We hope it never happens. But sometimes — even with the best medical care and the most advanced technology — cancer comes back. If it does, fight back with everything you’ve got and we’ll fight with everything we’ve got — including proton therapy. Learn how proton therapy can deliver a precise beam of cancer-fighting radiation that limits exposure to surrounding healthy tissue.
If you have been diagnosed with recurrent cancer, investigate all of your treatment options. Learn more about proton therapy.
Cancer’s return can raise a lot of uncertainty. Get answers to frequently asked questions about cancer recurrence.
Scripps Proton Therapy Center uses pencil-beam scanning, which allows for a precise dose of radiation to be delivered to the tumor, sparing surrounding healthy tissue.
When the three-time Olympian Steve Scott was diagnosed with prostate cancer, he researched all of his options and chose proton therapy at Scripps. Find out why.
Cancer recurrence means that cancer has returned after it has been successfully treated. When treatment is successful, there is no sign of cancer detected in the body. Nonetheless, cancer may recur months or even years after treatment has been completed. Cancer may recur in the same place, such as the breast or prostate, or it may return in a different area, such as the bones, cervix, uterus or vulva.
Treatments for cancer that has returned, also called a secondary cancer, depend on several factors including the type of cancer, when and where it recurs, and how advanced it is. In addition, your previous cancer treatments, such as radiation therapy, may affect your current treatment options.
Radiation therapy uses radiation to kill cancerous cells. When you receive radiation to a tumor, some of the radiation goes beyond the tumor and can potentially damage normal, healthy tissues and organs around the tumor. Normal tissues can absorb only a limited amount of radiation before irreversible damage is done that can cause serious side effects, permanent disabilities or even a new cancer.
- It is extremely important to limit the amount of radiation to normal tissue when treating recurrent cancer. The healthy tissues around the recurrent tumor don’t “forget” the previous radiation dose. There is a maximum amount of radiation that normal tissue can safely receive during your lifetime. This is known as your lifetime maximum dose. Any additional radiation continues to increase the risk of damage — often exponentially.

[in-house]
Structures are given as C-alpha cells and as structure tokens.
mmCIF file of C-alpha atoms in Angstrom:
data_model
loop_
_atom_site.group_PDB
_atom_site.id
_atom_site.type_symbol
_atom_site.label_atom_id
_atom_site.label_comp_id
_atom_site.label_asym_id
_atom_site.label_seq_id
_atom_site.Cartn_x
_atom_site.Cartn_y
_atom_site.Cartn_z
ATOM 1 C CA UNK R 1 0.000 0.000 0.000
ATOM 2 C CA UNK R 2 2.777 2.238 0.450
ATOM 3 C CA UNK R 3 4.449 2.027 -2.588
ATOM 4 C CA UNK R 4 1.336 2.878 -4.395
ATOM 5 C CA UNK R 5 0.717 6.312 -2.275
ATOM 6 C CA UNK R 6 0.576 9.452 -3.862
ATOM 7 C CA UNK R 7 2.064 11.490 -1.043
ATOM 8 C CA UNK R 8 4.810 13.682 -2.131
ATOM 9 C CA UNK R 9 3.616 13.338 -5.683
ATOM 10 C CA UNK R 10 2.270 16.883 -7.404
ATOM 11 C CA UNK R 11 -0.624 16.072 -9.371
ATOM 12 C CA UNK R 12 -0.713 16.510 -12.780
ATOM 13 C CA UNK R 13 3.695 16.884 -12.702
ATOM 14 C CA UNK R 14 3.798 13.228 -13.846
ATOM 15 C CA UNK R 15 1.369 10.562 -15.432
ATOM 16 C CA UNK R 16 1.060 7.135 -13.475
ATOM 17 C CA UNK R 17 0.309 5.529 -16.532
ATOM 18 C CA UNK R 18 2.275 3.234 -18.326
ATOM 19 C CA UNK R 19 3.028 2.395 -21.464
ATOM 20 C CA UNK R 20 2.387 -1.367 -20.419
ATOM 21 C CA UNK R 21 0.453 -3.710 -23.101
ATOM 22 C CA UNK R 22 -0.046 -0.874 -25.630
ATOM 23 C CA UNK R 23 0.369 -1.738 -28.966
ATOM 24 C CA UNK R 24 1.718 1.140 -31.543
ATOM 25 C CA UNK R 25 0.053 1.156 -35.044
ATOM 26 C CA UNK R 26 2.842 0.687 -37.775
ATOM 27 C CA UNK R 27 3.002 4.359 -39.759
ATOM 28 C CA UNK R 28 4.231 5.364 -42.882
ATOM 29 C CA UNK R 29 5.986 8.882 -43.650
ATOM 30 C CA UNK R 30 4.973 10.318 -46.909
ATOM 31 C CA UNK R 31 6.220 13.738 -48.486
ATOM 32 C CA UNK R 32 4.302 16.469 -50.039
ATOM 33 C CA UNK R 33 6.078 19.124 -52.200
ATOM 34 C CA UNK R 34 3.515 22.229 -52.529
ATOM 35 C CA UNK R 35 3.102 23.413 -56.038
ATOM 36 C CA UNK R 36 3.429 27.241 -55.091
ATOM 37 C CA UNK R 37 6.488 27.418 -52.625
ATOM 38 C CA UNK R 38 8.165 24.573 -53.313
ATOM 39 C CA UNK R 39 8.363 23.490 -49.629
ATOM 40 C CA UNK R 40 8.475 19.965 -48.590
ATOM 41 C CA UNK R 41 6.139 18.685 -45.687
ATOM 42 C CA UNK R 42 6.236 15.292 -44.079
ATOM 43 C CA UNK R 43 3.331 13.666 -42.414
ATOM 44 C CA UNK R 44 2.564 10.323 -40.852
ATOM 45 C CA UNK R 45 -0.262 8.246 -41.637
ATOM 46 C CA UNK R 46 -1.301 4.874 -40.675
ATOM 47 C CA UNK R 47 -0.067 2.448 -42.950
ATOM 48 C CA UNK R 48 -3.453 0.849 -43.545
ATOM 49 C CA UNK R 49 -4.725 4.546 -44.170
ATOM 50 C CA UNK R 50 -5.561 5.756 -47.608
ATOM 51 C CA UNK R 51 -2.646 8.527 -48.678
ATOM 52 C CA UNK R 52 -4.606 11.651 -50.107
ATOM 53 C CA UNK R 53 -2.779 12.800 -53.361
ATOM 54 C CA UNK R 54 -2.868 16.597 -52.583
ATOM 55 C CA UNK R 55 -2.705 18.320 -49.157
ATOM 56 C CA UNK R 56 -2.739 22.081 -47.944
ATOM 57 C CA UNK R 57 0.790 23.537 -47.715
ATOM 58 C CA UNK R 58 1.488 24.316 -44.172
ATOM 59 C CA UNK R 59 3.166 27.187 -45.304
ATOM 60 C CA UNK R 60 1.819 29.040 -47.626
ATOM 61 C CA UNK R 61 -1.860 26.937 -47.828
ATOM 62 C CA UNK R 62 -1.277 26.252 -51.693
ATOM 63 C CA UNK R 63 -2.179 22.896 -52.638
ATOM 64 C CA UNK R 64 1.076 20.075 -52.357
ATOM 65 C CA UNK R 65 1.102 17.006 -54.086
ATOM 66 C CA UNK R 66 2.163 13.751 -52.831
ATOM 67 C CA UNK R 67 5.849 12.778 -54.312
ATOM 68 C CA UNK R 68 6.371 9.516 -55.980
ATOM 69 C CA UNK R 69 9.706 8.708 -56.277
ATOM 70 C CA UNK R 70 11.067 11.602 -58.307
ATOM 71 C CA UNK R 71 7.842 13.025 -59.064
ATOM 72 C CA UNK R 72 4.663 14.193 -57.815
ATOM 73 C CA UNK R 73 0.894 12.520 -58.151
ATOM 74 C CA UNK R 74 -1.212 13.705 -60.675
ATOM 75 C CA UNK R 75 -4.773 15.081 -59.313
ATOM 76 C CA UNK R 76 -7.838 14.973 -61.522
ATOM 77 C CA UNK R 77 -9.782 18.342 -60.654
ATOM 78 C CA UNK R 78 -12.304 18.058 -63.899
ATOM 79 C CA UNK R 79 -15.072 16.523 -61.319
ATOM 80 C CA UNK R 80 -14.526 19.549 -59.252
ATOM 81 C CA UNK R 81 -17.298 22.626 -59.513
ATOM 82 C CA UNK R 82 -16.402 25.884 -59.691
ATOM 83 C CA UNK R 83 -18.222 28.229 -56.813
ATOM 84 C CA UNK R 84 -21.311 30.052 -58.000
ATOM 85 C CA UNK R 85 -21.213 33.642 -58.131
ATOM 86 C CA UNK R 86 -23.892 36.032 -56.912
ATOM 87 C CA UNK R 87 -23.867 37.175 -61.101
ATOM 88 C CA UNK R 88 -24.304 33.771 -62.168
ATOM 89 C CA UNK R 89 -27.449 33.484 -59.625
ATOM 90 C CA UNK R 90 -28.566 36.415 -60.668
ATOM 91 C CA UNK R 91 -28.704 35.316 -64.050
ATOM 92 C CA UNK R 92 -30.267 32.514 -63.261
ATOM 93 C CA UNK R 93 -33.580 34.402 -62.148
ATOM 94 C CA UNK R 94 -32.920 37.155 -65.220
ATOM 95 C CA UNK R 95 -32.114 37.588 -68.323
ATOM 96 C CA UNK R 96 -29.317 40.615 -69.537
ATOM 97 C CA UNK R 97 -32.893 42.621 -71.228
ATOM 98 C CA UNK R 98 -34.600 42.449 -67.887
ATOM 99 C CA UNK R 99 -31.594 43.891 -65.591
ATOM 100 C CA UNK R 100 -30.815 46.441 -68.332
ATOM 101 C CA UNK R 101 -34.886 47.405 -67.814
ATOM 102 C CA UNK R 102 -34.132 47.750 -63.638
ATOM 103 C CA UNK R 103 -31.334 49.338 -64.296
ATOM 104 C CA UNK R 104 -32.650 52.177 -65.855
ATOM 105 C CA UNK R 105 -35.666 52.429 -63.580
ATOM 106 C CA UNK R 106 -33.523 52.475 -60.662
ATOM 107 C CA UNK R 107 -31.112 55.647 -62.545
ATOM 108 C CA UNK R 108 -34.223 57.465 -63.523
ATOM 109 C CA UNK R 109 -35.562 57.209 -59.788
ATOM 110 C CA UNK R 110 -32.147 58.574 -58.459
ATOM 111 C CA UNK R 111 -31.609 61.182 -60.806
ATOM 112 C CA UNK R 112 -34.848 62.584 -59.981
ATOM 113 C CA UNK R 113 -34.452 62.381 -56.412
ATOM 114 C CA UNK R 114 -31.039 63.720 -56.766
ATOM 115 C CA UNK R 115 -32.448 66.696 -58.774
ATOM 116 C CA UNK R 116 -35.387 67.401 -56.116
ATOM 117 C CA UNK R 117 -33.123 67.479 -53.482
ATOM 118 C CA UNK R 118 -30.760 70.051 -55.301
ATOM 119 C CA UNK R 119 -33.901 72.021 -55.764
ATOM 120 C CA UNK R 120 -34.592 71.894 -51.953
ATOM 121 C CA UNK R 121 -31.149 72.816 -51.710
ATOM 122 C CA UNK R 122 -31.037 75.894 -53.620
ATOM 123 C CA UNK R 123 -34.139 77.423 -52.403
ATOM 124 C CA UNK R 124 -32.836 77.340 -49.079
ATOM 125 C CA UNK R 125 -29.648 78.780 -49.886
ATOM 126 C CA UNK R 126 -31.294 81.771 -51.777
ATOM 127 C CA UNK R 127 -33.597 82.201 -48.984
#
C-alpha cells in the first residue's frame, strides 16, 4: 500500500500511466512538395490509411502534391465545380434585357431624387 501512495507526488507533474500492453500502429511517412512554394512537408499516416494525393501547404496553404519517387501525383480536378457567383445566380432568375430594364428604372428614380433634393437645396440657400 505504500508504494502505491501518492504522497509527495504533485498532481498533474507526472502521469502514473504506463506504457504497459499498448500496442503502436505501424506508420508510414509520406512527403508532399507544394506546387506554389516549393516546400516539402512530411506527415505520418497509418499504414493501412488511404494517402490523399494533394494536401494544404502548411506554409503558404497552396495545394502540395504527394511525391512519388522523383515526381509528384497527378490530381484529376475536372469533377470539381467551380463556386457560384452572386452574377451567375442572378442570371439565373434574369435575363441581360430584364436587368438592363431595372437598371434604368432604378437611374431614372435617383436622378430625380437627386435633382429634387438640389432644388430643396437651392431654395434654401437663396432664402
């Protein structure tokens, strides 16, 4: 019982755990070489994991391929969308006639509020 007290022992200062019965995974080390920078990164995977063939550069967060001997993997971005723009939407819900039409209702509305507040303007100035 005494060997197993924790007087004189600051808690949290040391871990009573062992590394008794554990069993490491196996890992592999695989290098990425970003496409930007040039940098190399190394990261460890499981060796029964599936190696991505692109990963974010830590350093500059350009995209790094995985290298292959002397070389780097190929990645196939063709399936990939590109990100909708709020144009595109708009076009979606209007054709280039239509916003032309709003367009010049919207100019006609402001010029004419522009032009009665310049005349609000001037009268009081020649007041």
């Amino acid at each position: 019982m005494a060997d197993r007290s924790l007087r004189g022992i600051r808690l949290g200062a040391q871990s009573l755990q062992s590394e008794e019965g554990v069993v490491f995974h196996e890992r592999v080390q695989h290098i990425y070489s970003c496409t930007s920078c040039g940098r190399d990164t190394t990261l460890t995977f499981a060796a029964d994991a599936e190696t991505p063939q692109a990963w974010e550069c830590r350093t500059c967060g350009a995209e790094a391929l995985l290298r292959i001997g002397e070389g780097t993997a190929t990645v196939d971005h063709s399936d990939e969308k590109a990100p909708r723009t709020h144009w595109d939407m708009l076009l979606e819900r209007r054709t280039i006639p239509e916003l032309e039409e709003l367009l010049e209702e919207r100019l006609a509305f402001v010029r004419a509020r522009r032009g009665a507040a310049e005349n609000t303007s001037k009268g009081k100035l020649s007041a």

- If cancer comes back after radiation therapy, treating cancer again with X-ray radiation in or near the same area is challenging and potentially very risky. The dose of radiation required to effectively treat the tumor may be too toxic for surrounding healthy tissues, but a lower dose may not be enough to kill the cancer cells.
Proton therapy is an alternative cancer radiation treatment that can be an option to treat recurring cancers. With its ability to better concentrate dose in the target volume and limit dose elsewhere, it is often the best way to treat these challenging cases. Unlike conventional radiation, proton therapy is an extremely precise form of radiation treatment that enables us to target cancerous cells while limiting exposure to surrounding areas.
- Proton therapy has been shown to deliver lower doses of radiation to surrounding areas than X-ray radiation. Because protons deposit their maximum energy directly in the tumor, exposure to your fragile healthy tissues is greatly reduced.
- Even patients who have already had X-ray radiation and cannot receive more may be able to have proton therapy. Proton therapy minimizes radiation beyond the tumor, so it is often ideally suited for treating recurring tumors in areas that have previously been treated with conventional radiation therapy. One study of recurrent head and neck tumors with proton therapy found treatment was tolerated well without any initial severe acute toxicity.
- Scripps Proton Therapy Center’s precisely targeted pencil-beam scanning technique further reduces the amount of radiation to surrounding tissues, even when compared with other proton therapy technologies such as passively scattered protons. The radiation dose from pencil-beam scanning that extends beyond the target has been shown to be substantially less than passively scattered protons and intensity-modulated X-ray therapy (IMRT).
To make the most informed decision about your care, we encourage you to learn more about the following:
- What is proton therapy?
- Why choose Scripps for proton therapy?
- The expert scientific and medical team at Scripps Proton Therapy Center
- Support services and resources for patients
- What to expect during treatment
- Insurance coverage for proton therapy
Proton therapy is a highly precise form of external radiation therapy that can be used for tumor control in select patients. All cancer treatments have advantages and disadvantages. Be sure to discuss these, as well as your treatment options, with your cancer specialist.
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